Good for McGonagall! I probably should be feeling bad for Draco, as it's clear from the opening that he's struggling, but I can't help it. I'm totally with her on this one. If I was in her position, I'd have objected to his returning too. Draco made his choices -- granted, they were made under duress, but regret doesn't absolve you of all consequences.
Sorry, just had to get that off my chest. In all honest though, I thought McGonagall's reluctance to have Draco back and the restrictions she put on him were incredible believable. I have trouble with "8th-year" stories sometimes because they gloss over this issue. I thought you handled the set-up really well here.
I loved your use of Slughorn in this chapter. He's the perfect "escort" for Draco. He's too... what's the word? Cowardly? Oblivious? Whatever it is, it keeps him from making any real comments or judgments about Draco and his past. And it introduces just the smallest amount of humor. Slughorn really is one of those characters who doesn't seem to learn and grow. He lives through a war and I still imagine he's most interested in any damage befalling those ingredients that were "quite difficult to obtain."
Oh, Luna. She really is one of my favorite characters. You did a wonderful job capturing her character here. She's got enough confidence in herself now to step up and intervene in an argument but seems to hold no bitterness for what she's been put through. When Draco asked himself why she came to his defense, it really says so much about him as a person. He really, at least at this point in his life, doesn't understand the idea of doing something simply because it's the right thing to do and not because a person is obligated to do it or hopes to gain anything from it
I do have one question though about Draco. What's his motivation for returning to Hogwarts? I know in the last chapter he tells Zabini he's thinking about going back, but he never really says why. It's clear that being back is hard for him, and added to that the indignity of being shuffled around and kept separate from the other students. But he doesn't seem to question his decision to return, which makes me think it's something more important than a few NEWTs. Is he doing it to make his parents happy? To right some sort of wrong? To punish himself? He hasn't expressed any specific career interests (unless I'm forgetting something) that require him finishing school, so I'm wondering what's pulling him back...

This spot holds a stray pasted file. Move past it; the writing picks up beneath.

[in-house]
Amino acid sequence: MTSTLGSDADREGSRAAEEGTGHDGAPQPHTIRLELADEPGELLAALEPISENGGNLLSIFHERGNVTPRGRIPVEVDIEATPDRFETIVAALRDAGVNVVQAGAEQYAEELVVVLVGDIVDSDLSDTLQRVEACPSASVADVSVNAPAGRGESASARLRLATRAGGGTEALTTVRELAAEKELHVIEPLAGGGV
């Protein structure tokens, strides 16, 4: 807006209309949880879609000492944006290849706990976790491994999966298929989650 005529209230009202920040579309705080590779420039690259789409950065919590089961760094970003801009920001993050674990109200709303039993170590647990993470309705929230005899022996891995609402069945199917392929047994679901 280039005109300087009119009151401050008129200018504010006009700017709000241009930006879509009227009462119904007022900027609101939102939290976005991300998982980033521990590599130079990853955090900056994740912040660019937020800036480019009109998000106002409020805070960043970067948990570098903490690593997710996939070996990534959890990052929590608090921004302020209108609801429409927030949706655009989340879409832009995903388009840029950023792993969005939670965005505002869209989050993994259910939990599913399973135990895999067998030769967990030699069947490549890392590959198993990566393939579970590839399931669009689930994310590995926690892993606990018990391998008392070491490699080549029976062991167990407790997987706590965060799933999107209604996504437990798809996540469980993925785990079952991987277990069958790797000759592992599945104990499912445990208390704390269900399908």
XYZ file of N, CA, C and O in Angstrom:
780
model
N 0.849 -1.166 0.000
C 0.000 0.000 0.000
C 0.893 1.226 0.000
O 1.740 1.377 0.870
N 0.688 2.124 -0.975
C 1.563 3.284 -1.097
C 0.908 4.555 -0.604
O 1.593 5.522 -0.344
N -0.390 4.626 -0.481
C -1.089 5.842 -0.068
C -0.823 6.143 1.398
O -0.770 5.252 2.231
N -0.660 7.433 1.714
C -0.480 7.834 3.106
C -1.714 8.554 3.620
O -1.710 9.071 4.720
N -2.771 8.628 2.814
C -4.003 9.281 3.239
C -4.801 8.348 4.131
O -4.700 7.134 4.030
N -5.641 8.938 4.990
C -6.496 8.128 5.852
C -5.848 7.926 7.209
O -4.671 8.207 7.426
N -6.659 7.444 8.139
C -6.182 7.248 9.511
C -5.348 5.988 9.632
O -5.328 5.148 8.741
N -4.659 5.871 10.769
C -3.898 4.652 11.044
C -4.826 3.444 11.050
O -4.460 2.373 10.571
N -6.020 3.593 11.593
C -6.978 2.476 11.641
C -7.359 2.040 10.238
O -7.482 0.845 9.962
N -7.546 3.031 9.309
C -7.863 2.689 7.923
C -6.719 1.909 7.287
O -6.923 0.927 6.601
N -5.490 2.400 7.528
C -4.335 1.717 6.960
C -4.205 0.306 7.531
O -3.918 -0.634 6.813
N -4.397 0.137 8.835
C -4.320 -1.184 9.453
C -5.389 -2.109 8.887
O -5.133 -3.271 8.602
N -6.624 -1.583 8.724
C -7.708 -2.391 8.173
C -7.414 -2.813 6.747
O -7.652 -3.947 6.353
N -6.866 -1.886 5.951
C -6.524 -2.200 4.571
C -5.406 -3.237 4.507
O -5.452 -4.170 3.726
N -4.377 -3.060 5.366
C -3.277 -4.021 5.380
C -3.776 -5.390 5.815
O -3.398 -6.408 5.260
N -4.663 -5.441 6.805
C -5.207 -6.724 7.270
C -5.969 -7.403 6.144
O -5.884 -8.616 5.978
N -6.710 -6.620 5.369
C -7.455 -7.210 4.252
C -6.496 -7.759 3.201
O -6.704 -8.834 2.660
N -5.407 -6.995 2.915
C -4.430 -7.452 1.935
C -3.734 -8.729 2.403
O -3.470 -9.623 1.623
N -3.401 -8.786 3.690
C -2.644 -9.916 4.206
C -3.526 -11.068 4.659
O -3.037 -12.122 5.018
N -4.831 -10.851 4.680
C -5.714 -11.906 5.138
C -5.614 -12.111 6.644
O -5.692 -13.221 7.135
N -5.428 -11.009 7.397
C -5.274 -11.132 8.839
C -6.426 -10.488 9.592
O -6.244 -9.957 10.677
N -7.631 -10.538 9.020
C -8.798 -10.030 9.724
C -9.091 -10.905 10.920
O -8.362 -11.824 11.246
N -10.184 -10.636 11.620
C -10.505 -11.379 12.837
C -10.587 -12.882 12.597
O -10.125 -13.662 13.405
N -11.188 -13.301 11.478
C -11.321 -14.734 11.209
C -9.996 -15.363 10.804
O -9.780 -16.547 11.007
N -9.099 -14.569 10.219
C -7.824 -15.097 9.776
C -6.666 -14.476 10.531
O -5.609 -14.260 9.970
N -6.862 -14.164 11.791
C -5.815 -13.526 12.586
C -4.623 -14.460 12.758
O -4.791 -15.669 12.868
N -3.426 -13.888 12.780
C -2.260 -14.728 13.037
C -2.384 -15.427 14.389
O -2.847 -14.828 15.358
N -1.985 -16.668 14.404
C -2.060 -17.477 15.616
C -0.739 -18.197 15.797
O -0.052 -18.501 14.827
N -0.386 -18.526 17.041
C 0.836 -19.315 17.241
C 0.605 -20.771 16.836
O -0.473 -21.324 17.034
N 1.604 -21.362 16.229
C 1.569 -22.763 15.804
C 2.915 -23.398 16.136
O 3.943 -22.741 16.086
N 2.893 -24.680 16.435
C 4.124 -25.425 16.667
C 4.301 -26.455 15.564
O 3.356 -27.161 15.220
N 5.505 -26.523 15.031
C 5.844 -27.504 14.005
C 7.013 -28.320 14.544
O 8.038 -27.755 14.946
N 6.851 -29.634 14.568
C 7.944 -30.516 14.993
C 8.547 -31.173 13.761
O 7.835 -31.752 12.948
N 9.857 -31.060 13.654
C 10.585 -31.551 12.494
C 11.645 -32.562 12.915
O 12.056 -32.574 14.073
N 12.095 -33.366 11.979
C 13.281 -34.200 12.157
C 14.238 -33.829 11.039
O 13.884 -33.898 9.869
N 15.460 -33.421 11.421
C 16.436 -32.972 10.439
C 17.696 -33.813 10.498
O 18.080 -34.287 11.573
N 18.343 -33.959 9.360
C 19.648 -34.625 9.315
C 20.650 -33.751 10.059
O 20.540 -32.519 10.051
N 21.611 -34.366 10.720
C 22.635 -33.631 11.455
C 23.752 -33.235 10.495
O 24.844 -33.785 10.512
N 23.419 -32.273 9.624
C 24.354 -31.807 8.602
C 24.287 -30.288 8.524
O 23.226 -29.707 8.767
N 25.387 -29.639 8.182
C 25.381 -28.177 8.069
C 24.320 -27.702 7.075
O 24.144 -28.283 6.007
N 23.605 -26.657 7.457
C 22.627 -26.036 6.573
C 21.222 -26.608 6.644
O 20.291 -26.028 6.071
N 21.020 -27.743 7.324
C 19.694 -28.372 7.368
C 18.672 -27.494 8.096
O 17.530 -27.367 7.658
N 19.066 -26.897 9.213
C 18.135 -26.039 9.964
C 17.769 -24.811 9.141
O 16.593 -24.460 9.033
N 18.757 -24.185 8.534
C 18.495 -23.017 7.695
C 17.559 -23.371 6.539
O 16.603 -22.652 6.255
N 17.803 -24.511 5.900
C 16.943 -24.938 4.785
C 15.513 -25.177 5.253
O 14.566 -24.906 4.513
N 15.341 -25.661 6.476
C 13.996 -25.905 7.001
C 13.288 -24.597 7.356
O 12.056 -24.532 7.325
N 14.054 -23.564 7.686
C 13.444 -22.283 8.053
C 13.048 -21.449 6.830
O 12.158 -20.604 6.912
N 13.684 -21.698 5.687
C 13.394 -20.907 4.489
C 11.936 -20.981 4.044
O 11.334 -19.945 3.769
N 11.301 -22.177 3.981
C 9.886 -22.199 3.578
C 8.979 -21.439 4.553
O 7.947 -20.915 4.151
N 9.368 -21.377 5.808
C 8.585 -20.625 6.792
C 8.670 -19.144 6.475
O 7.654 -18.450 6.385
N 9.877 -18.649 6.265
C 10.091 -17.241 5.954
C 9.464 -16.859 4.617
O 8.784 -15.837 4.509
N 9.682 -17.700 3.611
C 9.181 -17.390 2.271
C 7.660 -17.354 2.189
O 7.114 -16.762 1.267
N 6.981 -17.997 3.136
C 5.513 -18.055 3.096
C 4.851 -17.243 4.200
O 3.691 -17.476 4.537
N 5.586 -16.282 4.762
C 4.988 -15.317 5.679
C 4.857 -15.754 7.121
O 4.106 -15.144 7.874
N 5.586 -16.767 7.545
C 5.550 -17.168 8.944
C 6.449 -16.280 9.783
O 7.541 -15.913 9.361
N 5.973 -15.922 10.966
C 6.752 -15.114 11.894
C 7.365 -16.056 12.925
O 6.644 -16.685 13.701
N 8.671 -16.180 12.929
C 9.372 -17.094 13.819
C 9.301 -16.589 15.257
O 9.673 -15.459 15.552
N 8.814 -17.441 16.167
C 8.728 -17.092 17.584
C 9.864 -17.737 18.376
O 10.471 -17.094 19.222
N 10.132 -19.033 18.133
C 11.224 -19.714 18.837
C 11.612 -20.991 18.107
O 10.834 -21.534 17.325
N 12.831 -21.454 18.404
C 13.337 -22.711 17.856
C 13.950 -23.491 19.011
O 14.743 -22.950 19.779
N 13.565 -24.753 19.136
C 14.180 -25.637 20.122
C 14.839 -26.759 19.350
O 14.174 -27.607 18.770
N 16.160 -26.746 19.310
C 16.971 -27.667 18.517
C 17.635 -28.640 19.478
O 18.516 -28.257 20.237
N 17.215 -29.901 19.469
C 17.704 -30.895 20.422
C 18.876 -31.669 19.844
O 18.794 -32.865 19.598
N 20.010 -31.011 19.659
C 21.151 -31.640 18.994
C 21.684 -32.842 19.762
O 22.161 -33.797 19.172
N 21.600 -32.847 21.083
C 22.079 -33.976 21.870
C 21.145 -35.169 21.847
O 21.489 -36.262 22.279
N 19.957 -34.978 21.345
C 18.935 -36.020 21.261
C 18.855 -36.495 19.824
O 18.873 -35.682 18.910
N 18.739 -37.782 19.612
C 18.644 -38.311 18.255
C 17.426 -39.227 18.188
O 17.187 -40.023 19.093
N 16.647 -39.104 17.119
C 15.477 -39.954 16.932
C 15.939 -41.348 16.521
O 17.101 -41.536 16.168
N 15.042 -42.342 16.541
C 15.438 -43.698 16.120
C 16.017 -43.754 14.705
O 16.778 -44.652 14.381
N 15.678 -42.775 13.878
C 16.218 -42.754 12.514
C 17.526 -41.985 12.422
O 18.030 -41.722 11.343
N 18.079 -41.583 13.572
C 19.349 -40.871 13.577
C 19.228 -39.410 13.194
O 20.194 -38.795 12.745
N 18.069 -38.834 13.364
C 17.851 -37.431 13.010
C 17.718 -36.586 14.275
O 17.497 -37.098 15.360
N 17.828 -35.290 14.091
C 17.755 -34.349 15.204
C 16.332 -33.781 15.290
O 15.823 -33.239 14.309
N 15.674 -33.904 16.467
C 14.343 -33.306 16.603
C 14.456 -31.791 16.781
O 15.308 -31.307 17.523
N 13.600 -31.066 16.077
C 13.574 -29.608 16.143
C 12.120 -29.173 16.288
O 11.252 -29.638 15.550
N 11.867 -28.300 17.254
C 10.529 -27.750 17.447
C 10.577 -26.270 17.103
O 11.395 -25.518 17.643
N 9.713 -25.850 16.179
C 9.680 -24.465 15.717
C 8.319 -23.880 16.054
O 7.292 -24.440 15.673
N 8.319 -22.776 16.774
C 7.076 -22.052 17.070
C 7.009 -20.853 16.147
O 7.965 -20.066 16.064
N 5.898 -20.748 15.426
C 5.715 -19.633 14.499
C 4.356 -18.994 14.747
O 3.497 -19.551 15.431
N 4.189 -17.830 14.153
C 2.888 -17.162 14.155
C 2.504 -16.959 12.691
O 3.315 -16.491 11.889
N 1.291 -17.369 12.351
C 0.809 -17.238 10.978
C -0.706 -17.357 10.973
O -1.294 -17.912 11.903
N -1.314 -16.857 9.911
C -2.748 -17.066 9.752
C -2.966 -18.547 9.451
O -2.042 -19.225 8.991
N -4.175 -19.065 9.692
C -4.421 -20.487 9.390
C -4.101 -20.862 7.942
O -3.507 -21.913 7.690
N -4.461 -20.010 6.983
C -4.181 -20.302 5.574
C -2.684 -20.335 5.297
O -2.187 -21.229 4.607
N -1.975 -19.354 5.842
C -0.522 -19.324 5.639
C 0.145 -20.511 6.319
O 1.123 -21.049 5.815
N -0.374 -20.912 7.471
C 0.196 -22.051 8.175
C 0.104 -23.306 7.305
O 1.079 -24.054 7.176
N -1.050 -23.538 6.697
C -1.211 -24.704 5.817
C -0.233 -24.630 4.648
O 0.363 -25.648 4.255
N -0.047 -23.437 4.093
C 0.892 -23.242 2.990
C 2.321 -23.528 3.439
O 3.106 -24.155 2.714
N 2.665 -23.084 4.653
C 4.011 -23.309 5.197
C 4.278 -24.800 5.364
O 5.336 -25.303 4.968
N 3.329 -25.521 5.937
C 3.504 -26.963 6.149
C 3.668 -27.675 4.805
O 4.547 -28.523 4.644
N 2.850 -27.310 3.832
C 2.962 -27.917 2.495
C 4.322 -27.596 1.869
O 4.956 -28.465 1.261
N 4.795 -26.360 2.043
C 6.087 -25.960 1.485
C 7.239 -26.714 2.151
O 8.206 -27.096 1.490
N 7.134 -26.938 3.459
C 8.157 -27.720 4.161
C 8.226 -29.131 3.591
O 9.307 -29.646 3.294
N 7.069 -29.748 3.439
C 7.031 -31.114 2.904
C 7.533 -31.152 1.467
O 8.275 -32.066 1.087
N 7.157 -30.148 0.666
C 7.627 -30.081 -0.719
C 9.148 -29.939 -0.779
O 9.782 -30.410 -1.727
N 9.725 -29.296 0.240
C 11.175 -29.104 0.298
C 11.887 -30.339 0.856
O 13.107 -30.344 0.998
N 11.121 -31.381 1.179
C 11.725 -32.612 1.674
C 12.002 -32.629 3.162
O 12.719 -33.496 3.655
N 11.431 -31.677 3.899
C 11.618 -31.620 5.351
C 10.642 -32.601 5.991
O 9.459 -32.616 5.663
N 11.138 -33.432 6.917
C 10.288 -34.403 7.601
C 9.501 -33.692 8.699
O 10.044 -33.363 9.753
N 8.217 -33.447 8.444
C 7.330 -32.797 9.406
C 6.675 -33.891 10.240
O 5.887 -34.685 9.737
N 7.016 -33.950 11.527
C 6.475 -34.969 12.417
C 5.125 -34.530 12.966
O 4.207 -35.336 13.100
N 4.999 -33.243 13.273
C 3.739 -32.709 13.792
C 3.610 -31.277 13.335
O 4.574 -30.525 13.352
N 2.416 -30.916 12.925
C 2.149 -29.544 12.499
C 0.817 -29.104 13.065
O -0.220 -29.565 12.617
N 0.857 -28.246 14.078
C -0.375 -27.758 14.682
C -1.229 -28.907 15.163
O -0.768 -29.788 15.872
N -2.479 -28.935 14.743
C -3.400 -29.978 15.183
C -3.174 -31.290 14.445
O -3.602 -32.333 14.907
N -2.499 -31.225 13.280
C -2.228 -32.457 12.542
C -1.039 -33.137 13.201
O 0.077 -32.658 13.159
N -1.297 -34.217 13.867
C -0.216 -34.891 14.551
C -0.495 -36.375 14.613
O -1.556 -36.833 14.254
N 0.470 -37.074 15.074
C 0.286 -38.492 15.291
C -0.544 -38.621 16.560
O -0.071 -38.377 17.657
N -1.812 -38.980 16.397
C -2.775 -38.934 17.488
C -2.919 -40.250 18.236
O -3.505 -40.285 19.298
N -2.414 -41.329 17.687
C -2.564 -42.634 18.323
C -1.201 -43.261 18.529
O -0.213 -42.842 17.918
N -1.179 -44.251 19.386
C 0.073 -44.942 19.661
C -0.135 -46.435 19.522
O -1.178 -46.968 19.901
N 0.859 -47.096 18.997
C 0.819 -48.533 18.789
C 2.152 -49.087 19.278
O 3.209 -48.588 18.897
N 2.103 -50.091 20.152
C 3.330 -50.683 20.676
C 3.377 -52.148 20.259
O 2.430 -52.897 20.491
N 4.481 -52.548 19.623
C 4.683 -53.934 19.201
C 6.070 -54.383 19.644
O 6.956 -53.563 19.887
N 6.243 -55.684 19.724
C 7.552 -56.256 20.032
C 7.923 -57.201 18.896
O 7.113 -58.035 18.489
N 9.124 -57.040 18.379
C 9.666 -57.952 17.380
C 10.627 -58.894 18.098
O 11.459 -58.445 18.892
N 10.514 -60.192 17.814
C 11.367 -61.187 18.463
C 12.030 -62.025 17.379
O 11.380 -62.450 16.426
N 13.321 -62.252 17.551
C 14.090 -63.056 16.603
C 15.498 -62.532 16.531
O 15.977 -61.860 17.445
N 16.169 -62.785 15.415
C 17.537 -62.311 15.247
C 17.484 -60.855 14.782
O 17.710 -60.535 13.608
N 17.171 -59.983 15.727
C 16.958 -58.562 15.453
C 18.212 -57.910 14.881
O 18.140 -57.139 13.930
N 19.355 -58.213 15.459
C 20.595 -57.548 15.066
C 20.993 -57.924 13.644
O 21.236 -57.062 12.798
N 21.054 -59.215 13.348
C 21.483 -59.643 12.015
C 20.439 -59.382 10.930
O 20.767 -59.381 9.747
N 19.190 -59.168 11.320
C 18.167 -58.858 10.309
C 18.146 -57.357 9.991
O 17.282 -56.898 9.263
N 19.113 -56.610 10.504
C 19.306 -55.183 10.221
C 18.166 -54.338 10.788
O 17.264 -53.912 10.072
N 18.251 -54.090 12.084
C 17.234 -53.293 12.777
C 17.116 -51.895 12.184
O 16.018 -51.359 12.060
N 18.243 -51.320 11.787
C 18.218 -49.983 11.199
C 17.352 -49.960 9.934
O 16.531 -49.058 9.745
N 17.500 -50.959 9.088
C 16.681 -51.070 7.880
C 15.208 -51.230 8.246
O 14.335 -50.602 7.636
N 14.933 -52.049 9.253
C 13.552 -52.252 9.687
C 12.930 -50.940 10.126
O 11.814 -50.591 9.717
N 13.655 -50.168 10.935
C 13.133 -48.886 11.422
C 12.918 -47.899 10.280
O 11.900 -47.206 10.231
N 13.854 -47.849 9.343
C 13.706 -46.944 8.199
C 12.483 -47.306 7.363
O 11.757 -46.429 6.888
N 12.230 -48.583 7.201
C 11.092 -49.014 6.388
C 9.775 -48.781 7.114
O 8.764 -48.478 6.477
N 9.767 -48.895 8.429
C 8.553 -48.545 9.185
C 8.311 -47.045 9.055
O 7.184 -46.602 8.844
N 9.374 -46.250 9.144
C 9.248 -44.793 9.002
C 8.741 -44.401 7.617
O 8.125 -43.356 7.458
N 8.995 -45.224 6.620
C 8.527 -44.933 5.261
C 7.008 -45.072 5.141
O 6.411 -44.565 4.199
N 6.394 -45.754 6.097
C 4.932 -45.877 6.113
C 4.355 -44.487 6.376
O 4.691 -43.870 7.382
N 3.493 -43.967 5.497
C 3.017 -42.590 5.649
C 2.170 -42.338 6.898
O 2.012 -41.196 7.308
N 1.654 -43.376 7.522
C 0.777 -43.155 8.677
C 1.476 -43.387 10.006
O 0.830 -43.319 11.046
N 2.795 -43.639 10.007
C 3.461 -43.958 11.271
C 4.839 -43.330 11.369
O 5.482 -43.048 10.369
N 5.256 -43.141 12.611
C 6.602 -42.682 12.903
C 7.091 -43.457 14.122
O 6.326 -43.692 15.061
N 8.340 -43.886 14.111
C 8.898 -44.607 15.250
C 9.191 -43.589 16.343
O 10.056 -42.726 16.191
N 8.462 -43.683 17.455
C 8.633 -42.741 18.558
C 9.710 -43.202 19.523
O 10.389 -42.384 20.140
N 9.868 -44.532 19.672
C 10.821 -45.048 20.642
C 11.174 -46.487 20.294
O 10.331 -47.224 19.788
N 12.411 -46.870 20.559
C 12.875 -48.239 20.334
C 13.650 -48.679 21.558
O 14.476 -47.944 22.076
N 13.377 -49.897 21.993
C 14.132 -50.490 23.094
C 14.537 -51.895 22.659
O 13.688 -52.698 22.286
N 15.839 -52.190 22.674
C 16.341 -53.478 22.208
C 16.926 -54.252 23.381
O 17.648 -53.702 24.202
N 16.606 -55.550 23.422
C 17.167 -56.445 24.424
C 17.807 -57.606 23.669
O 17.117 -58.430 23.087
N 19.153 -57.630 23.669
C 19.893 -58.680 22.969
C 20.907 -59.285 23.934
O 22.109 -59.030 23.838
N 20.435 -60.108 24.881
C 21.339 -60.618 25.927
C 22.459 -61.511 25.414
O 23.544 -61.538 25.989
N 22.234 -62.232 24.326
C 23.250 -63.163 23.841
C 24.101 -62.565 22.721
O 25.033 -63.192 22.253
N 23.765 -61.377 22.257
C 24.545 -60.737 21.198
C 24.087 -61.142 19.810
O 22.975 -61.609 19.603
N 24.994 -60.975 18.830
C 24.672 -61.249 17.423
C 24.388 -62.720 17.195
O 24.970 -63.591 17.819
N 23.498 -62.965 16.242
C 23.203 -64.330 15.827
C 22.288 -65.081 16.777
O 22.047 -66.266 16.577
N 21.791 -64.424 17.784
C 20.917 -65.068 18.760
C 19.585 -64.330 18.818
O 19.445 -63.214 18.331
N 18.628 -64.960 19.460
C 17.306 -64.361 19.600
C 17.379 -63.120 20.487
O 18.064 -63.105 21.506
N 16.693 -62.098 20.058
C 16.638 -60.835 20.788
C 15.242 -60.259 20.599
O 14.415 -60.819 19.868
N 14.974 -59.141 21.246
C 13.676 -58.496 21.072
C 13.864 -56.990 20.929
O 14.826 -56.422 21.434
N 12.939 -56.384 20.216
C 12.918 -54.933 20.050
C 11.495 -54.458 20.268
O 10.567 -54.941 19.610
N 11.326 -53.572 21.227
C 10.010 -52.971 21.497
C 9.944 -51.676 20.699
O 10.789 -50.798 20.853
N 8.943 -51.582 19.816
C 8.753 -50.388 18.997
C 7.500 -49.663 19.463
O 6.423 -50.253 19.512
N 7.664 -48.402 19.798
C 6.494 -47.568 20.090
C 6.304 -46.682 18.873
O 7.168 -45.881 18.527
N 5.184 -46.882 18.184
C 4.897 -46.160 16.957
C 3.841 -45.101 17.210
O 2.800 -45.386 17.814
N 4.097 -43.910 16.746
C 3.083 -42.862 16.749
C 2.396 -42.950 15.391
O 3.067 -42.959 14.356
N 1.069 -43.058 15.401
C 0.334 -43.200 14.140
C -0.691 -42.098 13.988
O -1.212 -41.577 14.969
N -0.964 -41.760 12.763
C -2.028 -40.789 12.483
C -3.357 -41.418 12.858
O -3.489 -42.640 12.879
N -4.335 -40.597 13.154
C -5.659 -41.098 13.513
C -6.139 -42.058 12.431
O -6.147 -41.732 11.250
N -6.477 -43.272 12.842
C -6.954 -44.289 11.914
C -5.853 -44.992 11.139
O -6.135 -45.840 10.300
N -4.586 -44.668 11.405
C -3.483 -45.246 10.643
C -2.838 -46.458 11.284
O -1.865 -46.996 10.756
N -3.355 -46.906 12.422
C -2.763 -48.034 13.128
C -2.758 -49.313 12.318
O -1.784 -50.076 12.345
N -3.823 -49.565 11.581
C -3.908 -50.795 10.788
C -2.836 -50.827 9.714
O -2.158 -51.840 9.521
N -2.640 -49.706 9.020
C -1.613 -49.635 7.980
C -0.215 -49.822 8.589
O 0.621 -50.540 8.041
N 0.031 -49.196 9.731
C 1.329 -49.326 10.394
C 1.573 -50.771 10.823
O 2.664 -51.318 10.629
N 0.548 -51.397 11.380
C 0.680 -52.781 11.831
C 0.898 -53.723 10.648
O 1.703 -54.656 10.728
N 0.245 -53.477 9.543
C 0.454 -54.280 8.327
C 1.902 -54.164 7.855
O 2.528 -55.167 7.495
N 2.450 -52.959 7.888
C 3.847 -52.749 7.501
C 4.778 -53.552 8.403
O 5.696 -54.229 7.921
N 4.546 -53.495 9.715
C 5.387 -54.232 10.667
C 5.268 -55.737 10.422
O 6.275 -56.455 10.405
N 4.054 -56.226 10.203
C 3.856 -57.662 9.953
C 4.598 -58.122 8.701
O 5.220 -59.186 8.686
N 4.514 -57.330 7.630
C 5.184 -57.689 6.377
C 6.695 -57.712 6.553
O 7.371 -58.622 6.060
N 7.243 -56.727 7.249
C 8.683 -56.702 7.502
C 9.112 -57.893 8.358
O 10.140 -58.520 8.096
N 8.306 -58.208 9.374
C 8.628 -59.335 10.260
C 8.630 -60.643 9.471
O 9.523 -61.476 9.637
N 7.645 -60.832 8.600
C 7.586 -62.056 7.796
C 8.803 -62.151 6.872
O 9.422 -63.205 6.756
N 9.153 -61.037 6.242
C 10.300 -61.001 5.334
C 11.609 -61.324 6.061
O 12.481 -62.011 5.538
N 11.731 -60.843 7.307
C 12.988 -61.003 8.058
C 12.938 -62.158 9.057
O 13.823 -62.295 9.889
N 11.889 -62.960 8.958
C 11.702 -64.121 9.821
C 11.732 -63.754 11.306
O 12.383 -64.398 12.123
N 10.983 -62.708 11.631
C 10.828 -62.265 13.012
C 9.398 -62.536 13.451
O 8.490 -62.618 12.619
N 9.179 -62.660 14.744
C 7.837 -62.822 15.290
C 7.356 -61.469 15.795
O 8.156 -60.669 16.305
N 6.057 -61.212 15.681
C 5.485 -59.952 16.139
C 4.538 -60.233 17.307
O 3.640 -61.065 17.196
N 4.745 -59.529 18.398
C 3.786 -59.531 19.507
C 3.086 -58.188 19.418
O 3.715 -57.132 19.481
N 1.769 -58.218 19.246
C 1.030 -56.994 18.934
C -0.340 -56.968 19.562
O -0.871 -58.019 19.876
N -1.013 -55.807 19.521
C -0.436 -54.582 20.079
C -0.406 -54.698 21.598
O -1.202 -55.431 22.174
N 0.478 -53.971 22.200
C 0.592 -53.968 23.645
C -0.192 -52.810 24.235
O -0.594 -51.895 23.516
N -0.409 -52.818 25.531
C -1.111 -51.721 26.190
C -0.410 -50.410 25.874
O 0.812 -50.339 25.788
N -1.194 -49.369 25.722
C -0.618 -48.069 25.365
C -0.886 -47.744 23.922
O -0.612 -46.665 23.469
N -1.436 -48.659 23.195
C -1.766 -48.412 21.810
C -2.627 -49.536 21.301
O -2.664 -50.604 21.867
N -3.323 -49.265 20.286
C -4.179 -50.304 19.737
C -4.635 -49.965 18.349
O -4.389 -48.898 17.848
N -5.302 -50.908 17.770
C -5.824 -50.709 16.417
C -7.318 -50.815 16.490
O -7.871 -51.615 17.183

Another great chapter. I'm sorry it took me so long to stop by again. I don't know what happened to the last four weeks of my life. Can't wait to read how the next encounter with Astoria goes.
Author's Response: Hello, again!
So I truly, **truly** loathe stories that over-simplify the aftermath of the Second Wizarding War. So many people were hurt or killed, so much was destroyed and the psychological impacts on the survivors must have been horrendous. So to imagine that Draco Malfoy of all people would be welcomed back to Hogwarts with open arms just seems ridiculous to me. I don't think anyone on the "good" side of the war except for possibly Harry really understands much about what Draco and Narcissa went through. So, no, McGonagall isn't one bit happy to see him and she lets him know about it.
Slughorn, to me, is so glad-handed that he's not even willing to be judgmental toward an outcast like Draco. And he has a lifetime of experience when it comes to pretending to enjoy other people's company and making polite conversation. Plus, being Draco's former Head of House, he seemed like the obvious choice to play chaperone. That said, he doesn't do a very good job of it, does he?
I love writing Luna, but at the same time it terrifies me. She's like love and modern art: you can't define what makes Luna sound like Luna, but you know it when you read it. So I'm very, very pleased that you thought she sounded right. I don't think bitterness is an emotion that has any meaning to her, because she lives in the present. At least that's how I always interpret her.
Draco's motivation for returning to Hogwarts is so that he can prepare to sit a few N.E.W.T.s. He believes that finishing his education will help to show people that he's serious about putting the war behind him and not letting the rest of his life be defined by his family's former allegiance to the Dark Lord. When Astoria's father ordered her away from him in Diagon Alley, it made an impression. He doesn't want to be viewed as this horrible person for the rest of his life, but he also isn't quite sure how to go about "fixing it". So finishing his education seemed like a good albeit small first step, I think. He does not, at this point, have any specific career interest other than helping to manage his family's fortune.
Please don't apologize. We're all busy and I'm tickled pink that you enjoy this enough to want to keep reading! Thanks for the awesome review!